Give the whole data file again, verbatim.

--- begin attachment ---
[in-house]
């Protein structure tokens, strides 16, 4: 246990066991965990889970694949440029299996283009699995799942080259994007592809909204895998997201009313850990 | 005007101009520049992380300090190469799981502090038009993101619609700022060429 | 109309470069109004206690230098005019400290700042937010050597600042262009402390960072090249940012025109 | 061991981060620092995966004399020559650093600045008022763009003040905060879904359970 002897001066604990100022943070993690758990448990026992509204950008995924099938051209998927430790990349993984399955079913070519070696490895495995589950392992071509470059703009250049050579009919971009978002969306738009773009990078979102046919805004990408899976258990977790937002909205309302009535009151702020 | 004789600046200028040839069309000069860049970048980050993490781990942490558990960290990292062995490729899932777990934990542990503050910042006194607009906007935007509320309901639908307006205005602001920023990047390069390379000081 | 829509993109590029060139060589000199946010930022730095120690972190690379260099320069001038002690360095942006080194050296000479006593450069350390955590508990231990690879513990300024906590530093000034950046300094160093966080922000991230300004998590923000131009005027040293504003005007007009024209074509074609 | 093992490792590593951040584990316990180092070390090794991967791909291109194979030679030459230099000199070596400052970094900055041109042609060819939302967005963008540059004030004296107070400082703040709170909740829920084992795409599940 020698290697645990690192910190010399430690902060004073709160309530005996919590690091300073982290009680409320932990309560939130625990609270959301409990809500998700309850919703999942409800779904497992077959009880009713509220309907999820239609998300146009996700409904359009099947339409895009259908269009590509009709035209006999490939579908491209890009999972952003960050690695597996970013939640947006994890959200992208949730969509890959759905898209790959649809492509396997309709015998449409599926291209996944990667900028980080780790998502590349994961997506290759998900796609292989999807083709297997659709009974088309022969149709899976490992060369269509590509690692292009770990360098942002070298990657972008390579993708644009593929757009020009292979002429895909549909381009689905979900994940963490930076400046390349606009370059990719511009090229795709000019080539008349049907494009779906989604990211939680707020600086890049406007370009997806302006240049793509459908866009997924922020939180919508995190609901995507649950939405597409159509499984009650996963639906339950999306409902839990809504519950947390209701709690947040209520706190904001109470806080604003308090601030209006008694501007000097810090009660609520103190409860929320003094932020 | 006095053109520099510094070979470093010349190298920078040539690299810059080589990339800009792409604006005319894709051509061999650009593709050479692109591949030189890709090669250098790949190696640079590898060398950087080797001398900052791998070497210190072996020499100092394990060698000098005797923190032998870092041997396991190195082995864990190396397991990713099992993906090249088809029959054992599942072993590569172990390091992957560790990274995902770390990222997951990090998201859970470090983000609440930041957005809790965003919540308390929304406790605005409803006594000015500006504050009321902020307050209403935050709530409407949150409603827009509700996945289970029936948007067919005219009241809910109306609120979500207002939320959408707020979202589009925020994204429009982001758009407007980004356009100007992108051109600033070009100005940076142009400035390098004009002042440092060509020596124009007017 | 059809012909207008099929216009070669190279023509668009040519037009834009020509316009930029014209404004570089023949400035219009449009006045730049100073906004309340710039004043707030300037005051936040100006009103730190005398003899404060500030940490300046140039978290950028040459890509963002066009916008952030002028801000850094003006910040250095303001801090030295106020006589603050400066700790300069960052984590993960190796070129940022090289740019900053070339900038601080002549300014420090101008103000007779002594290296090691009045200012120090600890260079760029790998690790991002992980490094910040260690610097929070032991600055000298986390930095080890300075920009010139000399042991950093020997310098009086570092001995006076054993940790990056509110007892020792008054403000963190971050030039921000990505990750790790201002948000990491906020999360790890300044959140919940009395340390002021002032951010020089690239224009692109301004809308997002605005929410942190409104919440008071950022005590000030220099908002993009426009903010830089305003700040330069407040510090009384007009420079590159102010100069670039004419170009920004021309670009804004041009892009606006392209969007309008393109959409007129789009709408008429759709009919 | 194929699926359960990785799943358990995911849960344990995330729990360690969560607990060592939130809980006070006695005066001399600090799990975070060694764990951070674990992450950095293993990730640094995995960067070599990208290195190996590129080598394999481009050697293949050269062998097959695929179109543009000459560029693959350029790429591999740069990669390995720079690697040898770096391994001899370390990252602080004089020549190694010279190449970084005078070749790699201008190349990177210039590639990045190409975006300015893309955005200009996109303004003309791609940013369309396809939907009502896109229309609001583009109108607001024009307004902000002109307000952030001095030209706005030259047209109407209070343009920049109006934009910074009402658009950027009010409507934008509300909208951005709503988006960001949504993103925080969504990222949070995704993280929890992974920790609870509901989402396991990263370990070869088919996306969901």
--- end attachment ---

[in-house]
């Protein structure tokens, strides 16, 4: 246990066991965990889970694949440029299996283009699995799942080259994007592809909204895998997201009313850990 | 005007101009520049992380300090190469799981502090038009993101619609700022060429 | 109309470069109004206690230098005019400290700042937010050597600042262009402390960072090249940012025109 | 061991981060620092995966004399020559650093600045008022763009003040905060879904359970 002897001066604990100022943070993690758990448990026992509204950008995924099938051209998927430790990349993984399955079913070519070696490895495995589950392992071509470059703009250049050579009919971009978002969306738009773009990078979102046919805004990408899976258990977790937002909205309302009535009151702020 | 004789600046200028040839069309000069860049970048980050993490781990942490558990960290990292062995490729899932777990934990542990503050910042006194607009906007935007509320309901639908307006205005602001920023990047390069390379000081 | 829509993109590029060139060589000199946010930022730095120690972190690379260099320069001038002690360095942006080194050296000479006593450069350390955590508990231990690879513990300024906590530093000034950046300094160093966080922000991230300004998590923000131009005027040293504003005007007009024209074509074609 | 093992490792590593951040584990316990180092070390090794991967791909291109194979030679030459230099000199070596400052970094900055041109042609060819939302967005963008540059004030004296107070400082703040709170909740829920084992795409599940 020698290697645990690192910190010399430690902060004073709160309530005996919590690091300073982290009680409320932990309560939130625990609270959301409990809500998700309850919703999942409800779904497992077959009880009713509220309907999820239609998300146009996700409904359009099947339409895009259908269009590509009709035209006999490939579908491209890009999972952003960050690695597996970013939640947006994890959200992208949730969509890959759905898209790959649809492509396997309709015998449409599926291209996944990667900028980080780790998502590349994961997506290759998900796609292989999807083709297997659709009974088309022969149709899976490992060369269509590509690692292009770990360098942002070298990657972008390579993708644009593929757009020009292979002429895909549909381009689905979900994940963490930076400046390349606009370059990719511009090229795709000019080539008349049907494009779906989604990211939680707020600086890049406007370009997806302006240049793509459908866009997924922020939180919508995190609901995507649950939405597409159509499984009650996963639906339950999306409902839990809504519950947390209701709690947040209520706190904001109470806080604003308090601030209006008694501007000097810090009660609520103190409860929320003094932020 | 006095053109520099510094070979470093010349190298920078040539690299810059080589990339800009792409604006005319894709051509061999650009593709050479692109591949030189890709090669250098790949190696640079590898060398950087080797001398900052791998070497210190072996020499100092394990060698000098005797923190032998870092041997396991190195082995864990190396397991990713099992993906090249088809029959054992599942072993590569172990390091992957560790990274995902770390990222997951990090998201859970470090983000609440930041957005809790965003919540308390929304406790605005409803006594000015500006504050009321902020307050209403935050709530409407949150409603827009509700996945289970029936948007067919005219009241809910109306609120979500207002939320959408707020979202589009925020994204429009982001758009407007980004356009100007992108051109600033070009100005940076142009400035390098004009002042440092060509020596124009007017 | 059809012909207008099929216009070669190279023509668009040519037009834009020509316009930029014209404004570089023949400035219009449009006045730049100073906004309340710039004043707030300037005051936040100006009103730190005398003899404060500030940490300046140039978290950028040459890509963002066009916008952030002028801000850094003006910040250095303001801090030295106020006589603050400066700790300069960052984590993960190796070129940022090289740019900053070339900038601080002549300014420090101008103000007779002594290296090691009045200012120090600890260079760029790998690790991002992980490094910040260690610097929070032991600055000298986390930095080890300075920009010139000399042991950093020997310098009086570092001995006076054993940790990056509110007892020792008054403000963190971050030039921000990505990750790790201002948000990491906020999360790890300044959140919940009395340390002021002032951010020089690239224009692109301004809308997002605005929410942190409104919440008071950022005590000030220099908002993009426009903010830089305003700040330069407040510090009384007009420079590159102010100069670039004419170009920004021309670009804004041009892009606006392209969007309008393109959409007129789009709408008429759709009919 | 194929699926359960990785799943358990995911849960344990995330729990360690969560607990060592939130809980006070006695005066001399600090799990975070060694764990951070674990992450950095293993990730640094995995960067070599990208290195190996590129080598394999481009050697293949050269062998097959695929179109543009000459560029693959350029790429591999740069990669390995720079690697040898770096391994001899370390990252602080004089020549190694010279190449970084005078070749790699201008190349990177210039590639990045190409975006300015893309955005200009996109303004003309791609940013369309396809939907009502896109229309609001583009109108607001024009307004902000002109307000952030001095030209706005030259047209109407209070343009920049109006934009910074009402658009950027009010409507934008509300909208951005709503988006960001949504993103925080969504990222949070995704993280929890992974920790609870509901989402396991990263370990070869088919996306969901």